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The Diversity of Collembola (Hexapoda) from East and North-East India with Some Notes on their Ecology

Identification Key

Series: Records of the Zoological Survey of India Occasional Papers Volume: 298

By: GP Mandal (Author), Ashis Kumar Hazra (Author)

206 pages, 78 b/w line drawings, 11 b/w maps, 25 tables

Zoological Survey of India

Paperback | Dec 2009 | #198665 | ISBN-13: 9788181712257
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About this book

The present investigation encompasses the diversity of collembola qualitatively from the states of east and north-east India and the results of ecological study involving the seasonal abundance and species diversity in two different ecological habitats of West Bengal.

A total 76 species of Collembola belonging to 38 genera and 6 subfamilies obtained from the soil and leaf-litter of the above mentioned states of India. Amongst them, 28 species were endemic to the said regions i.e. 36.84% total species recorded of these states and 14.28% of total Indian fauna of collembolan. Richest diversity of Collembolan fauna was found in the state of Sikkim which includes 39 species under 26 genera, where as minimum diversity was observed in the state of Meghalaya with 11 species under 5 genera. The genus, Salina has been recorded as dominant with individual contribution of 10% or more to the total springtail fauna. The other dominant genera are Callyntrura by 9 species, Lepidocyrtus, 8 species, Dicranocentroides, 5 species and Tomocerus by 3 species. The other genera were either having 2 species or monotypic species. The genera, Ceratophysella, Xenylla, Cyphoderus, Isotomurus, Lepidocyrtus, Salina, Dicranocentroides and Callyntrura were found to occur in maximum number in the study sites.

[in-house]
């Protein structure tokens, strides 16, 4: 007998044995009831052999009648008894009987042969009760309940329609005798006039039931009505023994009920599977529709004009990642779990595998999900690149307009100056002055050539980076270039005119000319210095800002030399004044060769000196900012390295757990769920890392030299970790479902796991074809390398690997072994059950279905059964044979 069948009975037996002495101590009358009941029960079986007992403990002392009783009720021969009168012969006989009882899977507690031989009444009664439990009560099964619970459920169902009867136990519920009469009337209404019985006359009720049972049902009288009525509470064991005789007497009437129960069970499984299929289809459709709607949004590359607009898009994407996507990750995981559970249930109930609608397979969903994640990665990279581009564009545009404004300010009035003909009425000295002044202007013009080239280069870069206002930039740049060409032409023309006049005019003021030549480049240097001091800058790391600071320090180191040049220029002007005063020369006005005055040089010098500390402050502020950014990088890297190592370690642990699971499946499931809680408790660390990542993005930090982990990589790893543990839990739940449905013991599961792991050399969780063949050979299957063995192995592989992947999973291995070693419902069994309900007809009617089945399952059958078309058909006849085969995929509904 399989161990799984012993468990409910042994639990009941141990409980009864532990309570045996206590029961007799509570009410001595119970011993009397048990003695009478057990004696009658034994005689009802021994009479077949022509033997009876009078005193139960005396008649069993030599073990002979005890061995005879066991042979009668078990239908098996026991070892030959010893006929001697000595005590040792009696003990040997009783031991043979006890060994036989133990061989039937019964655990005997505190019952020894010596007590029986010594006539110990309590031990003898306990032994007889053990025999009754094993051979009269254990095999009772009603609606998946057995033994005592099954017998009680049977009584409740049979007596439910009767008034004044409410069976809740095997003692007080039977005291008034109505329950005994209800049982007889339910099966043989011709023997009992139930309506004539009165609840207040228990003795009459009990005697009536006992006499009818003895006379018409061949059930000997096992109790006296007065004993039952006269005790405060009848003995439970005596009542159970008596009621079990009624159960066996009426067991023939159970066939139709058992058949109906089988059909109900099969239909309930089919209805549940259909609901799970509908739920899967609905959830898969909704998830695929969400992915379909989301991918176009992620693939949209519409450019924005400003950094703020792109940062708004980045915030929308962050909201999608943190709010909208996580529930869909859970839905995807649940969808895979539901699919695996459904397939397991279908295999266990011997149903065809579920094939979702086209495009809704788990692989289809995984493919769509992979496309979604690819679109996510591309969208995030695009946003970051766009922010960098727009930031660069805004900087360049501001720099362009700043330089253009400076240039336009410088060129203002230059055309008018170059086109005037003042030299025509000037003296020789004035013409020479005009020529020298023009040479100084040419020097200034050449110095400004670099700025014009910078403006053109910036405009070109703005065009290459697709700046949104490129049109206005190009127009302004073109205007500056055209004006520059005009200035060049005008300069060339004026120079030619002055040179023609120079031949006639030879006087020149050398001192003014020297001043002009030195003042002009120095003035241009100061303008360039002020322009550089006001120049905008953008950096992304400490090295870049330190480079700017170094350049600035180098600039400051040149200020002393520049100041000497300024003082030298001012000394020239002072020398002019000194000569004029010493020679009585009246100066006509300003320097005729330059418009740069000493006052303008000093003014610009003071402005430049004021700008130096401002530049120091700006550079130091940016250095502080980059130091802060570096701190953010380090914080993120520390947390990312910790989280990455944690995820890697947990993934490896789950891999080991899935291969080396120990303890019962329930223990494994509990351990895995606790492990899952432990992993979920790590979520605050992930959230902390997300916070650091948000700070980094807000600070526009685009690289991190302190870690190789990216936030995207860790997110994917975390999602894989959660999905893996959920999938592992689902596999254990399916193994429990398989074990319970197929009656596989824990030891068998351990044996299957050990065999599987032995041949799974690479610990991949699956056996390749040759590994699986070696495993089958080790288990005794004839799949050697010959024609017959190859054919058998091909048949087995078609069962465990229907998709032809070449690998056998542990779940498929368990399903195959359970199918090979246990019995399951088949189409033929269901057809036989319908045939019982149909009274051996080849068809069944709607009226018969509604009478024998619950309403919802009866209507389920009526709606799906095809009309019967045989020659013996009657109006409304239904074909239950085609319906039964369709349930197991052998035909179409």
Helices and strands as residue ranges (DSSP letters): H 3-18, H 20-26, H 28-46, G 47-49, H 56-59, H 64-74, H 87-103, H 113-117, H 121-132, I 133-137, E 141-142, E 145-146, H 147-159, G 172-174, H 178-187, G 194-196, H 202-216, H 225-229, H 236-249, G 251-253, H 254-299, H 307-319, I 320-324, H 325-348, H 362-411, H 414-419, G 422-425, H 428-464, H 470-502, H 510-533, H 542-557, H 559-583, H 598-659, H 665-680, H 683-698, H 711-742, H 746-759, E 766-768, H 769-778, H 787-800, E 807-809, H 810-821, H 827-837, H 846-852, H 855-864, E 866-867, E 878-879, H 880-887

Diversity indices of Tripura and Meghalaya was more or less similar being 2.051 and 2.060 which in other seven states were 2.791, 2.764, 2.615, 2.557, 2.558, 2.540, and 2.381 respectively i.e., there is little variation between these sites which is substantiated by the occurrence of more or less same number of species. The diversity index was maximum in Manipur showing 2.942. Hill's first diversity number; the number of abundant species (Nl) was maximum in Manipur (18.95) and the number of abundant species minimum was in Tripura (7.7).

Soil factors like temperature, moisture, pH, organic carbon, nitrate and phosphate and its roles in the distribution of collembolan were noticed to have seasonal variation in two adjacent sites of Kolkata.

A total 540 soil samples have been used for samplings in various plots including two different sites, three polluted and three unpolluted soils of forest floor at monthly intervals over a period of 30 months (January, 2000 to June, 2002). Population density was found to be maximum in waste disposal site than that of the forest floor site.

The fauna of the experimental sites belong to 29 species of 21 genera under the families: Hypogastruridae, Onychiuridae, Isotomidae and Entomobryidae. Maximum diversity with 24 species in 17 genera comes in view from the forest floor site (BRF) and the mmimum with 14 species in 12 genera in the polluted field site (DP). Species composition differs considerably in two different habitats with occurrence of only 9 in both the habitats.

Numerically the genus Lepidocyrtus occupies topmost position among all the springtails and followed by Xenylla, Cyphoderus and Cryptopygus as the second, third and fourth positions and the other genera, Isotomurus, Salina, Homidia, Friesea, Ballistrura, Seira, Isotomiella, Yosiia, Dicranocentroides, Isotomina in order of dominance. The peak of population also varies from site to site being minimum in summer months except the waste disposal site, DP and maximum during monsoon (August) in the forest floor site and March in waste disposal site.

Soil factors like, moisture, organic carbon, nitrate and phosphate also prove significant positive correlation with the population in both the sites while the temperature and pH indicate negative correlation.

From the present investigadon it may be concluded that the diversity of the areas of investigation is very rich comprising 36% of the species occurring in India. The total species obtained here are 14.28% endemic in respect to total Indian Collembola.



1. Introduction
2. Review of literature
3. Ecology
4. Material and methods
5. Morphology and terminology

A. Taxonomic studies
i. Hypogastruridae
ii. Onychiuridae
iii. Isotomidae
iv. Entomobryidae
i. Entomobryinae
ii. Cyphoderinae
iii. Tomocerinae
iv. Paronellinae

B. Zoogeographical notes
C. Ecological studies


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